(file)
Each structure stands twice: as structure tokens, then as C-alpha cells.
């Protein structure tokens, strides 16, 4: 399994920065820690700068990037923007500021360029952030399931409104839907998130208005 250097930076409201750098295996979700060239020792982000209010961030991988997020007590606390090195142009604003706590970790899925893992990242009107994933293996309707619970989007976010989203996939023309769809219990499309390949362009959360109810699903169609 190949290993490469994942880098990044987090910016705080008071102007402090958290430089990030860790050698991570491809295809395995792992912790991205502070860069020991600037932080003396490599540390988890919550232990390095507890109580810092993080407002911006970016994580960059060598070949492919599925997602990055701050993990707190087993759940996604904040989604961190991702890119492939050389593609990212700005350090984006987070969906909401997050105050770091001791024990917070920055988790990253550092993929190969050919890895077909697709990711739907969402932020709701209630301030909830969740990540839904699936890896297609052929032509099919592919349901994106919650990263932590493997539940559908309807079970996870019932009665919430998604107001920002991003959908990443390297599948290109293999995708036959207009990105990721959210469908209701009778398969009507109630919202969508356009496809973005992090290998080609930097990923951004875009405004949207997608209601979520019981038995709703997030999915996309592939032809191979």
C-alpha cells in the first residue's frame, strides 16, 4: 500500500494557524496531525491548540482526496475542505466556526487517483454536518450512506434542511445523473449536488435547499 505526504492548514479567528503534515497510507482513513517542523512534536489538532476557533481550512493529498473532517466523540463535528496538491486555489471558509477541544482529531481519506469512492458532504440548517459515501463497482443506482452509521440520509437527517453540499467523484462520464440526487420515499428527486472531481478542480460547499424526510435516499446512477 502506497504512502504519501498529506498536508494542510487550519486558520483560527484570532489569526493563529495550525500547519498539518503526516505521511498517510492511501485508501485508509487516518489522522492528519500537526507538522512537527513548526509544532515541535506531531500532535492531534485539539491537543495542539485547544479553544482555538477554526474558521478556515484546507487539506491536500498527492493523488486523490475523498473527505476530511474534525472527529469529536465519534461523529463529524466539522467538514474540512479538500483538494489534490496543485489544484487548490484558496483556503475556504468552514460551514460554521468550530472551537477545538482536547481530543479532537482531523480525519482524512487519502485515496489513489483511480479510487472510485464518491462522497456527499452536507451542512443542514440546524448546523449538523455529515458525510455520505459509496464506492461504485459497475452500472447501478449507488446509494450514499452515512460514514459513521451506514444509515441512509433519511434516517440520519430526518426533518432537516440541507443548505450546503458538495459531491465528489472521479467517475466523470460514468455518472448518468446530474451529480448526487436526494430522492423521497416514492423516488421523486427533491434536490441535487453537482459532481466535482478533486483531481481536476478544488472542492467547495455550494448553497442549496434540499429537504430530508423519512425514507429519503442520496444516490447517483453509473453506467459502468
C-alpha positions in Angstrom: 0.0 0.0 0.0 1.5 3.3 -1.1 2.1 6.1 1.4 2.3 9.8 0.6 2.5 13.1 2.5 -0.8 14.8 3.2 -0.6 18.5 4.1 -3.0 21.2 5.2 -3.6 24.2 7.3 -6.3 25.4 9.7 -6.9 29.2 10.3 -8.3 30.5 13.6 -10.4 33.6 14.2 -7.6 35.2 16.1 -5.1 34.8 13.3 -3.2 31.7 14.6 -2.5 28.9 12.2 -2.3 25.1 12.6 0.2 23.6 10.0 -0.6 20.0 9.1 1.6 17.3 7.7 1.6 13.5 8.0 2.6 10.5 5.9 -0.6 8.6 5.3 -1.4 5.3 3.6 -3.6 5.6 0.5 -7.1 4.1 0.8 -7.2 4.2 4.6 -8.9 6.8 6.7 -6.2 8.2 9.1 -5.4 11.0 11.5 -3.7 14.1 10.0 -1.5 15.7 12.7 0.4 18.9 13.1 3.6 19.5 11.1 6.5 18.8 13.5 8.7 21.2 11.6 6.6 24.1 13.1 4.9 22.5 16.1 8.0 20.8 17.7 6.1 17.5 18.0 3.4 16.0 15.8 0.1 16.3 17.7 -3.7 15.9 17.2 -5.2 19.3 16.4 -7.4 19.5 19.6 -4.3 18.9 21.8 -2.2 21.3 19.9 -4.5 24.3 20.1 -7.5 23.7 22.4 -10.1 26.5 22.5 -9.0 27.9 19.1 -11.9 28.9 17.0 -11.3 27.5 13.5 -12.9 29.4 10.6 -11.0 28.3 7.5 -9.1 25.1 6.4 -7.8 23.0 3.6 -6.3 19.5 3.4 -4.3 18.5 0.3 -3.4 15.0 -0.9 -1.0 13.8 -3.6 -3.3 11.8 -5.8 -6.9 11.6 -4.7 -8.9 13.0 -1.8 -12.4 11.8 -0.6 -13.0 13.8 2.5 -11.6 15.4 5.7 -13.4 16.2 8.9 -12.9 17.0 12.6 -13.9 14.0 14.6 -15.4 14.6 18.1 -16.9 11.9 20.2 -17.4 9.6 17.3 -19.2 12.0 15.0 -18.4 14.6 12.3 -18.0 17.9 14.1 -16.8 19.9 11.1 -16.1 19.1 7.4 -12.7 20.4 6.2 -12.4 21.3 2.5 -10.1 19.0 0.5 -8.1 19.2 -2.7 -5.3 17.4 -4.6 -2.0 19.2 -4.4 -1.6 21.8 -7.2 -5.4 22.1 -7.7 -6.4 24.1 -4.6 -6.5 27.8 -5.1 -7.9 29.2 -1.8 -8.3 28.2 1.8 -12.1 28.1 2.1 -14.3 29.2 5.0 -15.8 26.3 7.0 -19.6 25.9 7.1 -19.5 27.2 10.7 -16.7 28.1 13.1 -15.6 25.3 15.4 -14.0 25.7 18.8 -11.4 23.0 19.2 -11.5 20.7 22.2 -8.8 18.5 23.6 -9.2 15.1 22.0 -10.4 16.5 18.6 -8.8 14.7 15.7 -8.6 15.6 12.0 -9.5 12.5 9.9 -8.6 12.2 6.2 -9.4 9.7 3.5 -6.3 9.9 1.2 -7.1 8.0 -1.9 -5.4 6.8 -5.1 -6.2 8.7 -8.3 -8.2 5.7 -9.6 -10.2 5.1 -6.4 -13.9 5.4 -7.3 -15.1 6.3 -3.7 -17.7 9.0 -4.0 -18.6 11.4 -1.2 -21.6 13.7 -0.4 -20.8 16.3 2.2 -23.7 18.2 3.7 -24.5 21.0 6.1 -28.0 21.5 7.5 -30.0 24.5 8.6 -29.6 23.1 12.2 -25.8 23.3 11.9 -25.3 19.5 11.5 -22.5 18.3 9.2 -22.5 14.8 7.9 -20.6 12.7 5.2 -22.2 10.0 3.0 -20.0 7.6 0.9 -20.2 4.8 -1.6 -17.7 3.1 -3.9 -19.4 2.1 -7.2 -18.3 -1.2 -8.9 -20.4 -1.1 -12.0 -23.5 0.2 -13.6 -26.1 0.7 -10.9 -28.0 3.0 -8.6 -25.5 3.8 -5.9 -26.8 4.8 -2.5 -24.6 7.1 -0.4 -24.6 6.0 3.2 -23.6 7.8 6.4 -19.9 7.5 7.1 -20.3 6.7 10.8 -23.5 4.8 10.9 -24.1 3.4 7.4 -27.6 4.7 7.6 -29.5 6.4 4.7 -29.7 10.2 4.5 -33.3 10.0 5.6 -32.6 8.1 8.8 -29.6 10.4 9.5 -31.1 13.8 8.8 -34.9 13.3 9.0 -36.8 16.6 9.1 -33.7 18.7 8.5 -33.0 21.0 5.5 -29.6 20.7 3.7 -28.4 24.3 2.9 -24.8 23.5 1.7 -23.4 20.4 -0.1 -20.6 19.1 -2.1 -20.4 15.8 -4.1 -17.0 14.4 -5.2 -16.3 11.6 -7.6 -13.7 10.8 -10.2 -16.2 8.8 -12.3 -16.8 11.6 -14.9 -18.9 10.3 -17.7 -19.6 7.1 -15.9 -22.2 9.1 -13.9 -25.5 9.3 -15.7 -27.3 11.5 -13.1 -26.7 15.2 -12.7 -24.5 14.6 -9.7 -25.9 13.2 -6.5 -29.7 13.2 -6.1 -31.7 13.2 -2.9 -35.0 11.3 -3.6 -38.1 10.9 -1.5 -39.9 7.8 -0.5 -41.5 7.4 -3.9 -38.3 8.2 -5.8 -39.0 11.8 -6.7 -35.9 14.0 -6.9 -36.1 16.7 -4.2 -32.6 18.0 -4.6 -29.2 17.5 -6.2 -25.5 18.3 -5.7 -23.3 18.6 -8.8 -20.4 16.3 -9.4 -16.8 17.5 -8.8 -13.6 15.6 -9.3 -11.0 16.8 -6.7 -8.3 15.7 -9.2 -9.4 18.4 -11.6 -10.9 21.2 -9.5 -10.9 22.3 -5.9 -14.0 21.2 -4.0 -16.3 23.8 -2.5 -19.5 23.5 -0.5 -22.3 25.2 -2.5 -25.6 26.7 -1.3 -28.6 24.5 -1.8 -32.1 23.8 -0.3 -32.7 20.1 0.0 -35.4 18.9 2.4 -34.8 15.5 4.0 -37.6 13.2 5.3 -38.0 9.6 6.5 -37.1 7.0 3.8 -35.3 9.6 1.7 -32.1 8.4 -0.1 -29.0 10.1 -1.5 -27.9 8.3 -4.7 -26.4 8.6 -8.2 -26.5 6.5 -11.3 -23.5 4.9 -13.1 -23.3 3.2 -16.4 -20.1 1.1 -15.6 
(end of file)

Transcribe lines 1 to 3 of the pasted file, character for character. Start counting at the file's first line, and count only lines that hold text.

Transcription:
Each structure stands twice: as structure tokens, then as C-alpha cells.
């Protein structure tokens, strides 16, 4: 399994920065820690700068990037923007500021360029952030399931409104839907998130208005 250097930076409201750098295996979700060239020792982000209010961030991988997020007590606390090195142009604003706590970790899925893992990242009107994933293996309707619970989007976010989203996939023309769809219990499309390949362009959360109810699903169609 190949290993490469994942880098990044987090910016705080008071102007402090958290430089990030860790050698991570491809295809395995792992912790991205502070860069020991600037932080003396490599540390988890919550232990390095507890109580810092993080407002911006970016994580960059060598070949492919599925997602990055701050993990707190087993759940996604904040989604961190991702890119492939050389593609990212700005350090984006987070969906909401997050105050770091001791024990917070920055988790990253550092993929190969050919890895077909697709990711739907969402932020709701209630301030909830969740990540839904699936890896297609052929032509099919592919349901994106919650990263932590493997539940559908309807079970996870019932009665919430998604107001920002991003959908990443390297599948290109293999995708036959207009990105990721959210469908209701009778398969009507109630919202969508356009496809973005992090290998080609930097990923951004875009405004949207997608209601979520019981038995709703997030999915996309592939032809191979």
C-alpha cells in the first residue's frame, strides 16, 4: 500500500494557524496531525491548540482526496475542505466556526487517483454536518450512506434542511445523473449536488435547499 505526504492548514479567528503534515497510507482513513517542523512534536489538532476557533481550512493529498473532517466523540463535528496538491486555489471558509477541544482529531481519506469512492458532504440548517459515501463497482443506482452509521440520509437527517453540499467523484462520464440526487420515499428527486472531481478542480460547499424526510435516499446512477 502506497504512502504519501498529506498536508494542510487550519486558520483560527484570532489569526493563529495550525500547519498539518503526516505521511498517510492511501485508501485508509487516518489522522492528519500537526507538522512537527513548526509544532515541535506531531500532535492531534485539539491537543495542539485547544479553544482555538477554526474558521478556515484546507487539506491536500498527492493523488486523490475523498473527505476530511474534525472527529469529536465519534461523529463529524466539522467538514474540512479538500483538494489534490496543485489544484487548490484558496483556503475556504468552514460551514460554521468550530472551537477545538482536547481530543479532537482531523480525519482524512487519502485515496489513489483511480479510487472510485464518491462522497456527499452536507451542512443542514440546524448546523449538523455529515458525510455520505459509496464506492461504485459497475452500472447501478449507488446509494450514499452515512460514514459513521451506514444509515441512509433519511434516517440520519430526518426533518432537516440541507443548505450546503458538495459531491465528489472521479467517475466523470460514468455518472448518468446530474451529480448526487436526494430522492423521497416514492423516488421523486427533491434536490441535487453537482459532481466535482478533486483531481481536476478544488472542492467547495455550494448553497442549496434540499429537504430530508423519512425514507429519503442520496444516490447517483453509473453506467459502468